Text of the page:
Former skipper formed a good partnership with Gary Ballance to leave hosts in good stead for tomorrow
ALASTAIR COOK certainly has not become a flashy, fly-by-night batsman since quitting as England captain.
His first fifty back in the ranks was a stodgy, obdurate affair… exactly the sort of innings he has been churning out for more than a decade.
But, as he chiselled run after run, Cook performed the effective task of nudging England closer to victory in the Investec First Test.
By the close of day three, the 33-year-old had reached 59 not out and England were 119-1 — an overall advantage of 216 runs.
With the pitch offering increasing turn and uneven bounce, it would be a huge surprise if England do not force victory sometime before tomorrow evening.
England had a first-innings lead of 97 but Cook and fellow opener Keaton Jennings were in no rush to increase their advantage.
At one stage, Cook scored two runs in 40 deliveries and his innings has so far spanned 164 balls.
Some would say it was too slow, too negative. After all, could you imagine Aussie dasher David Warner scoring two in 40 balls as his team build a lead?
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But this is how Cook plays, how he has always played.
And he will argue that England’s first objective was to eliminate any chance of South Africa winning.
You can guarantee one thing — new skipper Joe Root would have had nothing but admiration for Cook’s watchful effort.
Seamer Jimmy Anderson admitted any change in the former skipper has been minimal.
He said: “He does seem more relaxed but it’s probably a strange week for him with a new captain here. I’m sure he’s going to be missing it to an extent.
“But at the same time it’s a great opportunity for him to show people that he is still hungry to score runs. He’s been in great form for Essex this year and we are just glad that he’s out there still and churning runs out for us.
“You wouldn’t want anyone else in that position, when you need to graft through an evening session to put us in a strong position.”
Root and Cook know there is no rush — the dashing blades of Root himself, Jonny Bairstow, Ben Stokes and Moeen Ali can accelerate the scoring today.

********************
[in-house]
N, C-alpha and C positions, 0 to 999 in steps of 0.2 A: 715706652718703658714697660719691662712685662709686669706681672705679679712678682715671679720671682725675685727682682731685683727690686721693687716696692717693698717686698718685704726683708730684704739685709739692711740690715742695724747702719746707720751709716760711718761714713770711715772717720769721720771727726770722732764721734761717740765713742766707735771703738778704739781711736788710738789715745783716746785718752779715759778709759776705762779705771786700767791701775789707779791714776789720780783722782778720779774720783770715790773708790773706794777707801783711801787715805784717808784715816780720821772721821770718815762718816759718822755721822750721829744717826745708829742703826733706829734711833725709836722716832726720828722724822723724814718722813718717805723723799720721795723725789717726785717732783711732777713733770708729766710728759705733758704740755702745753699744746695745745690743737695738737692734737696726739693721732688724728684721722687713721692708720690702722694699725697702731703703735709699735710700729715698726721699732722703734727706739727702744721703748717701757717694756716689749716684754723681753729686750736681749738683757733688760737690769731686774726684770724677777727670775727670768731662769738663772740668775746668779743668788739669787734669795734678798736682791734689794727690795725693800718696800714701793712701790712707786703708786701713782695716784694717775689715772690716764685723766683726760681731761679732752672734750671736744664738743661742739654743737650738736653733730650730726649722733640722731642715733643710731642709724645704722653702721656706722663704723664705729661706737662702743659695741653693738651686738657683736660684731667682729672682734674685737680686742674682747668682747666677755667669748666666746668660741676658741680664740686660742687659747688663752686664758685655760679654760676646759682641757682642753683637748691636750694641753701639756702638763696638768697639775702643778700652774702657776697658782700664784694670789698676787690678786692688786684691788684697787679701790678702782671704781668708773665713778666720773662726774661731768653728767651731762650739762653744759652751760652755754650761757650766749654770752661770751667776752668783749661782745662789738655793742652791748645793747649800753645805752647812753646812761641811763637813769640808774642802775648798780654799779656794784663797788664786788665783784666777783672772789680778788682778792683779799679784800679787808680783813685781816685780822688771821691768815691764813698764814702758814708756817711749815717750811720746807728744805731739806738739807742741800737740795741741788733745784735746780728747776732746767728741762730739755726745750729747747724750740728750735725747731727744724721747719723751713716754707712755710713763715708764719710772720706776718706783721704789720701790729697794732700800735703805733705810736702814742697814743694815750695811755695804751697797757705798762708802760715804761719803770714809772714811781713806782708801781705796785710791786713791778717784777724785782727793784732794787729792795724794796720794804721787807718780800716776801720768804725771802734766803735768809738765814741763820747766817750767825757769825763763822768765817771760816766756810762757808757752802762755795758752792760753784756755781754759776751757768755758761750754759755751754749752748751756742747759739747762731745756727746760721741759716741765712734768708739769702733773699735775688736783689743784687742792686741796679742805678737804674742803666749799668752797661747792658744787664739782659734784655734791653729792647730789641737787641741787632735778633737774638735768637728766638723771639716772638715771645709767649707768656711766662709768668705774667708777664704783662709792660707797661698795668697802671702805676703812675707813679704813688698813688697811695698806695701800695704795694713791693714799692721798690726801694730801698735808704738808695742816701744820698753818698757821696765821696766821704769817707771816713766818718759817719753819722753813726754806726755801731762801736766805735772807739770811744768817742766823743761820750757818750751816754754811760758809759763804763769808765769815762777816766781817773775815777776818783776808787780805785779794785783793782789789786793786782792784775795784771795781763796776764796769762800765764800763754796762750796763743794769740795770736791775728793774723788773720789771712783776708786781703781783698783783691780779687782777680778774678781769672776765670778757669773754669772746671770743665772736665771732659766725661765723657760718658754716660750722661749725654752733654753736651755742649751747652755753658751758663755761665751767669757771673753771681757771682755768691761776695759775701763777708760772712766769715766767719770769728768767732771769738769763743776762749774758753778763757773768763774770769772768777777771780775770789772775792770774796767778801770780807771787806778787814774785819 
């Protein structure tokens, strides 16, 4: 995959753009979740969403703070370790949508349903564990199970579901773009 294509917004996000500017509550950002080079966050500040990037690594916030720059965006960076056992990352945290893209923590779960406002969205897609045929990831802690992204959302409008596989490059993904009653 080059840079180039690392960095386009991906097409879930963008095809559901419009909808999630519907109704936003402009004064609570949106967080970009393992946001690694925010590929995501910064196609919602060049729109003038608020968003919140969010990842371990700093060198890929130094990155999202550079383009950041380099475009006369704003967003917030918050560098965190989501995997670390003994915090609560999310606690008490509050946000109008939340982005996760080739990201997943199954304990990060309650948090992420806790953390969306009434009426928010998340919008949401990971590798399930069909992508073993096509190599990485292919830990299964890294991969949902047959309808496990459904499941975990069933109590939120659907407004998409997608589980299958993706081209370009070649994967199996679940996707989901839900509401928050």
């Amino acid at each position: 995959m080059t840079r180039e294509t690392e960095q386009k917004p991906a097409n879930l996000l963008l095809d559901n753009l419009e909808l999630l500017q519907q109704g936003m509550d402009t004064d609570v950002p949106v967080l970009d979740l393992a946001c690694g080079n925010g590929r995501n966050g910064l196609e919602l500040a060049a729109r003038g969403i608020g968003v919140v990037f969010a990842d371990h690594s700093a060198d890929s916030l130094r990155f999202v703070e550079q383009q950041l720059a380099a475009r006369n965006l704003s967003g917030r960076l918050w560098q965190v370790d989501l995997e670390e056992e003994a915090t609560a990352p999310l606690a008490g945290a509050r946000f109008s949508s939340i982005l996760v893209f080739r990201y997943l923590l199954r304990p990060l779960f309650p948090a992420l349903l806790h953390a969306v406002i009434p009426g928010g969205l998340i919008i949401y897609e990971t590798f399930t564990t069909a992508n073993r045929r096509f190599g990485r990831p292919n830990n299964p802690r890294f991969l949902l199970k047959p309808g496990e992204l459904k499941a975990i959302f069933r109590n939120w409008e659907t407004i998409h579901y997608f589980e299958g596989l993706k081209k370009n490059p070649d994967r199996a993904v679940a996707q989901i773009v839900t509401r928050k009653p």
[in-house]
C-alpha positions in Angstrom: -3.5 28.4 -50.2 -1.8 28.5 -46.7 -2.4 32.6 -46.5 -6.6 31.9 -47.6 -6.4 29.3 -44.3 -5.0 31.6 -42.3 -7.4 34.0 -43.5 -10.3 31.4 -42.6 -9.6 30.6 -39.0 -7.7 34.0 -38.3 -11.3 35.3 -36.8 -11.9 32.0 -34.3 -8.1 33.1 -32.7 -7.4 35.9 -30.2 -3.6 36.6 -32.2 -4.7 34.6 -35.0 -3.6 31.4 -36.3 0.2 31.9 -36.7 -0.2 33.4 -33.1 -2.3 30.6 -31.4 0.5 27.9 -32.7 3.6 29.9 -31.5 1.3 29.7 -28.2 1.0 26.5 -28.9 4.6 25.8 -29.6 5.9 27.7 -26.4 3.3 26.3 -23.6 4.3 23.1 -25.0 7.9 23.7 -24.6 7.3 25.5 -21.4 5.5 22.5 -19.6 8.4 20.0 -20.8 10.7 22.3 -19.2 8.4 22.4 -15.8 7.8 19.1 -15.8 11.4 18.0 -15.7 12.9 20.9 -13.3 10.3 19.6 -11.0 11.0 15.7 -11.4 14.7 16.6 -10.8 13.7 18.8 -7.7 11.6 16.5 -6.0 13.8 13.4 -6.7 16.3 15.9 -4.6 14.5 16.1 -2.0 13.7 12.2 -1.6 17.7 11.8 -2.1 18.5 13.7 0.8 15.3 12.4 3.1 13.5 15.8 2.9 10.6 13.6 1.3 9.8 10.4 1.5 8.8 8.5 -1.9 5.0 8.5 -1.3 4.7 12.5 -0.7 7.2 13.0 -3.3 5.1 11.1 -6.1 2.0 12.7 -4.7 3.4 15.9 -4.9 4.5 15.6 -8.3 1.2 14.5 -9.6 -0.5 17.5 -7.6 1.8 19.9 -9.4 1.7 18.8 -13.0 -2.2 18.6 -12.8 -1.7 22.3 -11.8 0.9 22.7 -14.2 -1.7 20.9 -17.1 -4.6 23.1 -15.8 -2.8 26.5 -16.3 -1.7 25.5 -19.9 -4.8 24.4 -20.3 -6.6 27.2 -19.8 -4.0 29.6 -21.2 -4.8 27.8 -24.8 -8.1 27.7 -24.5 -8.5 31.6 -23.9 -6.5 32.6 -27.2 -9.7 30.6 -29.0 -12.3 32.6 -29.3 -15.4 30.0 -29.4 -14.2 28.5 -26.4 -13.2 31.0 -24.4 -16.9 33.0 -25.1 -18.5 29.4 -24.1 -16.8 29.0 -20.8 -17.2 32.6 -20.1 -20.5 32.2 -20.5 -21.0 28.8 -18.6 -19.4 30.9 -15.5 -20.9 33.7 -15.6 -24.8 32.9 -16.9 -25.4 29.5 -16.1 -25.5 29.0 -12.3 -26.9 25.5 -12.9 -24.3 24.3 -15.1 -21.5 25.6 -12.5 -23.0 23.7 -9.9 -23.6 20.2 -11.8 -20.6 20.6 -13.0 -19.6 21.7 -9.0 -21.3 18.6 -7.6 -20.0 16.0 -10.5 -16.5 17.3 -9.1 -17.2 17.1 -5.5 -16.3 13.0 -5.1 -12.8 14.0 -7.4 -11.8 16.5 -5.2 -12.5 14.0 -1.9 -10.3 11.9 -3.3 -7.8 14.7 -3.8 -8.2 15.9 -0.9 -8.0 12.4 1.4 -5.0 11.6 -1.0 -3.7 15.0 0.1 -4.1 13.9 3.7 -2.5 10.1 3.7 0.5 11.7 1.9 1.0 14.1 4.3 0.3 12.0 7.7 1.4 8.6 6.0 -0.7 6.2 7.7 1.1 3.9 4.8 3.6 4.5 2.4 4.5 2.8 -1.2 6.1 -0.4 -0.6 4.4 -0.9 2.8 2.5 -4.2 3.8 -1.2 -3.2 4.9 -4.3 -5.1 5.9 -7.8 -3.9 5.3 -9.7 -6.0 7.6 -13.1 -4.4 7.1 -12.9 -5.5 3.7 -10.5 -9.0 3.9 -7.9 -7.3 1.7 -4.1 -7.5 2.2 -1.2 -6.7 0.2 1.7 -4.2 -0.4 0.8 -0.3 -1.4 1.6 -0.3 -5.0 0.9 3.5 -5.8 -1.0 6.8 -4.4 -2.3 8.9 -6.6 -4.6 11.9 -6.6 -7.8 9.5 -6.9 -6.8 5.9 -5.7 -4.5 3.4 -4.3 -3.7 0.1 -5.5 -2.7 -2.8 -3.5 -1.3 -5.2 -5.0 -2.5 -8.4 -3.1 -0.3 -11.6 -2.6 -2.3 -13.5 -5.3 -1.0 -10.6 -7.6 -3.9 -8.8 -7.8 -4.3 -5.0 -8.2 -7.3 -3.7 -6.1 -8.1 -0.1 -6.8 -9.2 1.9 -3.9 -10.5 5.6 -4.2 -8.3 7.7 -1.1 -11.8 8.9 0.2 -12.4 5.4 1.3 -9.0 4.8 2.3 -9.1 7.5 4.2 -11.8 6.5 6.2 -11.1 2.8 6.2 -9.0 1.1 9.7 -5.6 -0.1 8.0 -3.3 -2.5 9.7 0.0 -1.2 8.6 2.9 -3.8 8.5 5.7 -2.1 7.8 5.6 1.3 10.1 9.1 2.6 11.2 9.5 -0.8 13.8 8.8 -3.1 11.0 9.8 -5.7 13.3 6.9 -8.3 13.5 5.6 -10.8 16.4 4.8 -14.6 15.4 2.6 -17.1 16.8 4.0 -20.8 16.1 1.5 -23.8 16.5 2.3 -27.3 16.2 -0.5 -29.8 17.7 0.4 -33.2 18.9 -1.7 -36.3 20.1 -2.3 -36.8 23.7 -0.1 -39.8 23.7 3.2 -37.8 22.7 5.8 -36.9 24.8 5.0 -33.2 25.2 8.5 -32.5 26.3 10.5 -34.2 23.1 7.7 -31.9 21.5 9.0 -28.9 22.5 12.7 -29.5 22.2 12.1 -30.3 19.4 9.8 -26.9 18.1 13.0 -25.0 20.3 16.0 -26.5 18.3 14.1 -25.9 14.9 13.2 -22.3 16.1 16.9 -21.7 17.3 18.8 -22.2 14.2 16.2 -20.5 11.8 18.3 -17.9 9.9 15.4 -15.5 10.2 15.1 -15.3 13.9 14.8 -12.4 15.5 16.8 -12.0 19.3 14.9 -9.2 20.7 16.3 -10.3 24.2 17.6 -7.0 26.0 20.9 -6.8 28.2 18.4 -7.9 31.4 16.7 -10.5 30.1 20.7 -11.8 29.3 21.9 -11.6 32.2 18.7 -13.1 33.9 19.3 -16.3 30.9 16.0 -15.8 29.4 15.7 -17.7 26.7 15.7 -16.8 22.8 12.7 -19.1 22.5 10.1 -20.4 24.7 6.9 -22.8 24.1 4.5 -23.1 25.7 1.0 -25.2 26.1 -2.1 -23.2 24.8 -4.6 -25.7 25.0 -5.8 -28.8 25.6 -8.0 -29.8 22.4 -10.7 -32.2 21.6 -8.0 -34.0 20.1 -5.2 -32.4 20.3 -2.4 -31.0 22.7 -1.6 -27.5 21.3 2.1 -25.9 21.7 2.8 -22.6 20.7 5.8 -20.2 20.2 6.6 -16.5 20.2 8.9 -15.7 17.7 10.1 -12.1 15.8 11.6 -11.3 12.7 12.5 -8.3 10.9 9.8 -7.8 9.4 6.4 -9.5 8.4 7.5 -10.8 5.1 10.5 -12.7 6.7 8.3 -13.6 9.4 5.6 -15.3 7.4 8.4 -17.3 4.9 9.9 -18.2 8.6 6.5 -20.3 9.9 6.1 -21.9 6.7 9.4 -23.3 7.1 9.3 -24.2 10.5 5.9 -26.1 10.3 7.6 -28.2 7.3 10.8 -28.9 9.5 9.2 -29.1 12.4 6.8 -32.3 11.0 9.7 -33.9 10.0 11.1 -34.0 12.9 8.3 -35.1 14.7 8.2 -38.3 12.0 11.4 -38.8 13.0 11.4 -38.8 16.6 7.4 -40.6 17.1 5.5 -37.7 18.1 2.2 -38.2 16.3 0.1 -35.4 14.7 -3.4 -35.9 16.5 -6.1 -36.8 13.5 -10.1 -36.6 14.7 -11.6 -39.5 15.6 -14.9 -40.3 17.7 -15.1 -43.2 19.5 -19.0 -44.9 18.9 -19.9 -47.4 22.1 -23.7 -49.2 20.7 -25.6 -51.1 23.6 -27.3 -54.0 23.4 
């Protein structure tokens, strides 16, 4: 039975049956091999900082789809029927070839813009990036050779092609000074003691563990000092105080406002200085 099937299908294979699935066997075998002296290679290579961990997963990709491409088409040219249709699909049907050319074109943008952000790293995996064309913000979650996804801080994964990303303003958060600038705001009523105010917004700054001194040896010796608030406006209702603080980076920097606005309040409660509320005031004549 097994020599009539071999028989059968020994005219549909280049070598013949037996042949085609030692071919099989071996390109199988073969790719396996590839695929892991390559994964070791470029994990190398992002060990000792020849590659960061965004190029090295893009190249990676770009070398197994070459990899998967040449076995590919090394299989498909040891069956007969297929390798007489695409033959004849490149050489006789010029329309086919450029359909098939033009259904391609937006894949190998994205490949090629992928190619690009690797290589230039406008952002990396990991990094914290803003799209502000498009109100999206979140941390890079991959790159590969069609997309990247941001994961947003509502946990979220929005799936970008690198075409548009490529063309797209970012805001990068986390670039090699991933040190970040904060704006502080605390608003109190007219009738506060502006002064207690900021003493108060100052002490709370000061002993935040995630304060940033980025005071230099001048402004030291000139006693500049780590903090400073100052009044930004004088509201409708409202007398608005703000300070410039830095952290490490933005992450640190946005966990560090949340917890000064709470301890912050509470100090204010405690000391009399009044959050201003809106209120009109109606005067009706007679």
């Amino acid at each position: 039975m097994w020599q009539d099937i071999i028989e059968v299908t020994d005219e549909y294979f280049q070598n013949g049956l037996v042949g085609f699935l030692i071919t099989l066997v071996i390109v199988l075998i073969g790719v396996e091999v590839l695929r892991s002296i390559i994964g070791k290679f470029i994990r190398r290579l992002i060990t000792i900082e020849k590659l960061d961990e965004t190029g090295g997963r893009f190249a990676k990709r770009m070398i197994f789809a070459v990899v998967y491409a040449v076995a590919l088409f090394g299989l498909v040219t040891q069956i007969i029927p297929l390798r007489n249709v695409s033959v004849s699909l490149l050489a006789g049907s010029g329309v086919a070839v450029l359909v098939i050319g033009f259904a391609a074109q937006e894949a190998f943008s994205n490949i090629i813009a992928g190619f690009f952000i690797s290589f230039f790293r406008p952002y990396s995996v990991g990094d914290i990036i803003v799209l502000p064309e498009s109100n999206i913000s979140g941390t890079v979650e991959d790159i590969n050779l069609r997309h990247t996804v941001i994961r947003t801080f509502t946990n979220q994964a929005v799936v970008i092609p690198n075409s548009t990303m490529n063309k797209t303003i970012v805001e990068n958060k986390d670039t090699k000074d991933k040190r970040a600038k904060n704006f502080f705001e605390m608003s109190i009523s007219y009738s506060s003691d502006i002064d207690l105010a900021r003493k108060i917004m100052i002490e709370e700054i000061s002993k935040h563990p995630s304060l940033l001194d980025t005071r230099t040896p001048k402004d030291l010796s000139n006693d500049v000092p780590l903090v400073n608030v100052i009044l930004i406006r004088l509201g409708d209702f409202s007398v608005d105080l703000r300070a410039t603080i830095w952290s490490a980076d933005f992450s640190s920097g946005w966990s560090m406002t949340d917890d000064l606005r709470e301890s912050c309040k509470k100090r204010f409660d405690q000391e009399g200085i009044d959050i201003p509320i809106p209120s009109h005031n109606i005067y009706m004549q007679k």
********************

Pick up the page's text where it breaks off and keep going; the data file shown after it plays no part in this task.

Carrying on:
South Africa bowled well, too, presenting a more challenging task than the county attacks from which Cook has so far plundered six centuries this summer for Essex.
Jennings was caught behind for 33 — made in 35 overs — and No 3 Gary Ballance is 22 not out and in a position to make a decent score and justify Root’s insistence he was recalled.
When Cook reached 51, he had a grand total of 11,111 Test runs. A nicely symmetrical number and a further reminder of the length and magnitude of his run-scoring efforts.
Earlier, England had dismissed the Proteas for 361.
Five of their batsmen scored 48 or more but none was able to reach 60.
Liam Dawson took his first wicket when nightwatchman Kagiso Rabada edged behind.
Temba Bavuma fell to Moeen Ali for 59 in similar vein in the next over.
Quinton de Kock streaked to a sublime fifty from just 36 balls — failing by one delivery to equal Indian Kapil Dev’s record for the fastest half-century in a Lord’s Test — before Ben Stokes took a fine catch off Anderson.
Vernon Philander scored a determined half-century after being hit on the right hand by Anderson early on.
X-rays later revealed bruising but no break but Philander has not bowled so far in England’s second innings and must be a doubt for the Second Test starting on Friday.